More than 6,000 tonnes of lead ammunition – including billions of individual shot pellets - are discharged by guns ever year in areas where birds feed, and are left behind strewn on the ground. Birds often mistake tiny shot pellets for grit or seeds, and ingest them.
Dead and dying birds are usually taken quickly by predators – making their deaths unseen and ‘invisible’ to shooters and the wider public alike. It has taken WWT’s scientific research to discover the extent of the problem in the UK.
Over the years, we have recovered and almost 2,500 dead birds from our reserves, of which we found around 10 per cent were killed by lead poisoning - with up to 438 pieces of shot found in any one bird’s gizzard. Migratory swans were worse affected, with lead poisoning accounting for a quarter of deaths.
Nationally – using data from various sources – we estimate up to 400,000 wildfowl suffer from poisoning every winter in the UK, of which 50-100,000 die.
Of those that survive, we know that their behaviour, resistance to diseases, mobility and ability to breed are affected. Our research found that nearly half of live whooper swans we tested had worrying lead levels in their blood with 10 per cent of the birds in measurably poor body condition as a result.
The solution is for shooters to use non-poisonous alternatives to lead ammunition, which are available for all types of guns.
Many shooters are already trying to reduce the suffering and deaths. Wildfowlers – who shoot individual ducks and geese around our wetlands and coasts – are legally required to use non-toxic shot such as steel or bismuth instead of lead. In England and Wales the law says non-toxic alternatives need to be used to shoot wildfowl wherever they may be.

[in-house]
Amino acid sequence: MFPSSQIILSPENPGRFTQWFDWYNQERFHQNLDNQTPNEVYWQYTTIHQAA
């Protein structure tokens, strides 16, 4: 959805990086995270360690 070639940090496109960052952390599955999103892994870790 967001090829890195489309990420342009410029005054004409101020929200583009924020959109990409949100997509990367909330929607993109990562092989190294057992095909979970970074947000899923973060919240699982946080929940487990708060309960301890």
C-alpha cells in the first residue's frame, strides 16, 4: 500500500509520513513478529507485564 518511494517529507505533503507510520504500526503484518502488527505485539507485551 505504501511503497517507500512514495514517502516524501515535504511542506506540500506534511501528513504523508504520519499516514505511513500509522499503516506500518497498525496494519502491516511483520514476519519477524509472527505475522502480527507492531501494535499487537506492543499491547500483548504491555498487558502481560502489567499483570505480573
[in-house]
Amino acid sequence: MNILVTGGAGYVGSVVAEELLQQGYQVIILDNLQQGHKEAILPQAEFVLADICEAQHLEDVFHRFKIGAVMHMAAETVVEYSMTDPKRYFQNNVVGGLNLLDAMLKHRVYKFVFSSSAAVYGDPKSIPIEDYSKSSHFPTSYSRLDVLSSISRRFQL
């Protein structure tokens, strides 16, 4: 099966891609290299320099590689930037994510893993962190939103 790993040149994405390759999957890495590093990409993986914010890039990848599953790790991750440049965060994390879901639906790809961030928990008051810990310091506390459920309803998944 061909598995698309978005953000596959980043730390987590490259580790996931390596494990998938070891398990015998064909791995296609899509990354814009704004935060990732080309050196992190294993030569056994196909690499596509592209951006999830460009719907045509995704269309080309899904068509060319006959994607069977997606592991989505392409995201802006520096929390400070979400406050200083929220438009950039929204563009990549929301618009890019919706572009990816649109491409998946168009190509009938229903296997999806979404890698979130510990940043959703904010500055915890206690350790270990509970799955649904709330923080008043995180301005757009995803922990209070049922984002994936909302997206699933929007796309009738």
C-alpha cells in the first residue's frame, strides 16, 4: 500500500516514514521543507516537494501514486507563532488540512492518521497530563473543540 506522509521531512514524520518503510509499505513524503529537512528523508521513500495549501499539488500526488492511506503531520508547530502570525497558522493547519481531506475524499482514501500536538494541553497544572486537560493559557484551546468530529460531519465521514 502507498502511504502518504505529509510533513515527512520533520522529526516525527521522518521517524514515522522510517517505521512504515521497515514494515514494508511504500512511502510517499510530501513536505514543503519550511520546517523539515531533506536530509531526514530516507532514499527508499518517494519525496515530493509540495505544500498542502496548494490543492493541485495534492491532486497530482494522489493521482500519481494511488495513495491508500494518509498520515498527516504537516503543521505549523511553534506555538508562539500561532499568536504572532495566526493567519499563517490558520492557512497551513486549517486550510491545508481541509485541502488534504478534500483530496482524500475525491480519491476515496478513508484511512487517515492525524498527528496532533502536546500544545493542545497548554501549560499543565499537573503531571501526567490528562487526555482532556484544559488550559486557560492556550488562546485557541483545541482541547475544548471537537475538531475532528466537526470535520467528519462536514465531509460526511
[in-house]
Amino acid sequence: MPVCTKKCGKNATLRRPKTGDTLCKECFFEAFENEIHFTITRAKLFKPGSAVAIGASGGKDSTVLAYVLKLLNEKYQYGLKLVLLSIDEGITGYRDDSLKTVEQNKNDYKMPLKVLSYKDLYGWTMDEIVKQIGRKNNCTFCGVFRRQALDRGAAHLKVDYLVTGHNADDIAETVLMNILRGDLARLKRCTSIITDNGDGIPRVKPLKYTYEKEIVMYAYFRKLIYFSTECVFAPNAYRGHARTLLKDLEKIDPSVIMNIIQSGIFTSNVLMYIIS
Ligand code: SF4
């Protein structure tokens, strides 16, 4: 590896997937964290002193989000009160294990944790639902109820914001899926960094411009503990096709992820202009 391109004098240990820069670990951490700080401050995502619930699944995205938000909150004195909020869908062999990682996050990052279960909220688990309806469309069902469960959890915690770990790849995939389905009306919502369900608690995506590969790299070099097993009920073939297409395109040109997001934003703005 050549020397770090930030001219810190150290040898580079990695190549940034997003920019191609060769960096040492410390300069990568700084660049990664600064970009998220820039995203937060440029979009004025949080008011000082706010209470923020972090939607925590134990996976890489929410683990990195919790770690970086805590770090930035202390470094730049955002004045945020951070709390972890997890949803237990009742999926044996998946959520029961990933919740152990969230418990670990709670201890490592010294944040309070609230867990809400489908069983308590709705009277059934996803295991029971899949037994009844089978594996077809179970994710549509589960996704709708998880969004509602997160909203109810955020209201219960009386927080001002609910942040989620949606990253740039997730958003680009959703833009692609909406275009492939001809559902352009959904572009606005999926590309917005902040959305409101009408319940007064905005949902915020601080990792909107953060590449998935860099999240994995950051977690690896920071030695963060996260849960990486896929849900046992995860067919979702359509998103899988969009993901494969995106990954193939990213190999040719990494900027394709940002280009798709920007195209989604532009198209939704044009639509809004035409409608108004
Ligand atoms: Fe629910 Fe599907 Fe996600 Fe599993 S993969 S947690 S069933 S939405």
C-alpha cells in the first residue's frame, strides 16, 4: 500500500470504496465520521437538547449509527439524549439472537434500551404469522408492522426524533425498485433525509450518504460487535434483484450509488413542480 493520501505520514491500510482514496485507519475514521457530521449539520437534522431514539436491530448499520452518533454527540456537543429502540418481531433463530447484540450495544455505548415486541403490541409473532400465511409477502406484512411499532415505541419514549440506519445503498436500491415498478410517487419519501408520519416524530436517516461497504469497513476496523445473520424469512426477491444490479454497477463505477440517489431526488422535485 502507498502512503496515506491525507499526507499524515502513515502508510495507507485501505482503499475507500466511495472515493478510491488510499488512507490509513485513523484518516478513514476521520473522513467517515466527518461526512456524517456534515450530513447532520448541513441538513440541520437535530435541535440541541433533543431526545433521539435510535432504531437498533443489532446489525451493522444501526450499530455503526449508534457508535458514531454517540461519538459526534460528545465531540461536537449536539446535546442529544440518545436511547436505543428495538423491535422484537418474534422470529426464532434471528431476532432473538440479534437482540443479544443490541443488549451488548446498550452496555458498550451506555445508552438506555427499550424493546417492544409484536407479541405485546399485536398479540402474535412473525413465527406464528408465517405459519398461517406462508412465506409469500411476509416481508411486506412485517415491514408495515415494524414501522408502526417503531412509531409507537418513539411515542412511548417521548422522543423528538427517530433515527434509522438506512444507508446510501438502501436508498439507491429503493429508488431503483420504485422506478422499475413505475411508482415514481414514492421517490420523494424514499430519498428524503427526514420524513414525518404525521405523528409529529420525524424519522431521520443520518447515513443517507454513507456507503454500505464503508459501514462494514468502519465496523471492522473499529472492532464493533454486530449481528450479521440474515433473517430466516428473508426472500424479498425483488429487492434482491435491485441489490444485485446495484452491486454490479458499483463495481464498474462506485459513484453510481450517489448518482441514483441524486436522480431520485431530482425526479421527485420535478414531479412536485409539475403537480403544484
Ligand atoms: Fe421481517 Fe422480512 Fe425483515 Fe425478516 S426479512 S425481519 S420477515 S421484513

Despite the law, WWT’s field testing shows the number of birds affected still isn’t decreasing. This could be because many birds feed in fields where lead shot can still be legally used, or because some shooters are still using it illegally. In fact repeated WWT investigations found that around 70 per cent of duck meat sold as locally shot in England was illegally shot with lead, and this illegal activity has not improved over time.
Some shooters are concerned their guns can’t shoot steel and other non-toxic materials are more expensive than lead and steel which are similarly priced. Or they don’t trust their organisations’ guidance that non-toxic shot kills as cleanly as lead within maximum shooting distances. So we’re working with shooting organisations and governments in the UK and abroad to find ways forward.
At WWT we believe cultural change is better than law change, but believe law change is necessary if and where cultural change doesn’t work. Our scientific research has led the UK’s efforts to identify the severity of the problem for birds in the UK: WWT now leads or advises on several national and international bodies and treaties striving to reduce this unnecessary harm to wildlife.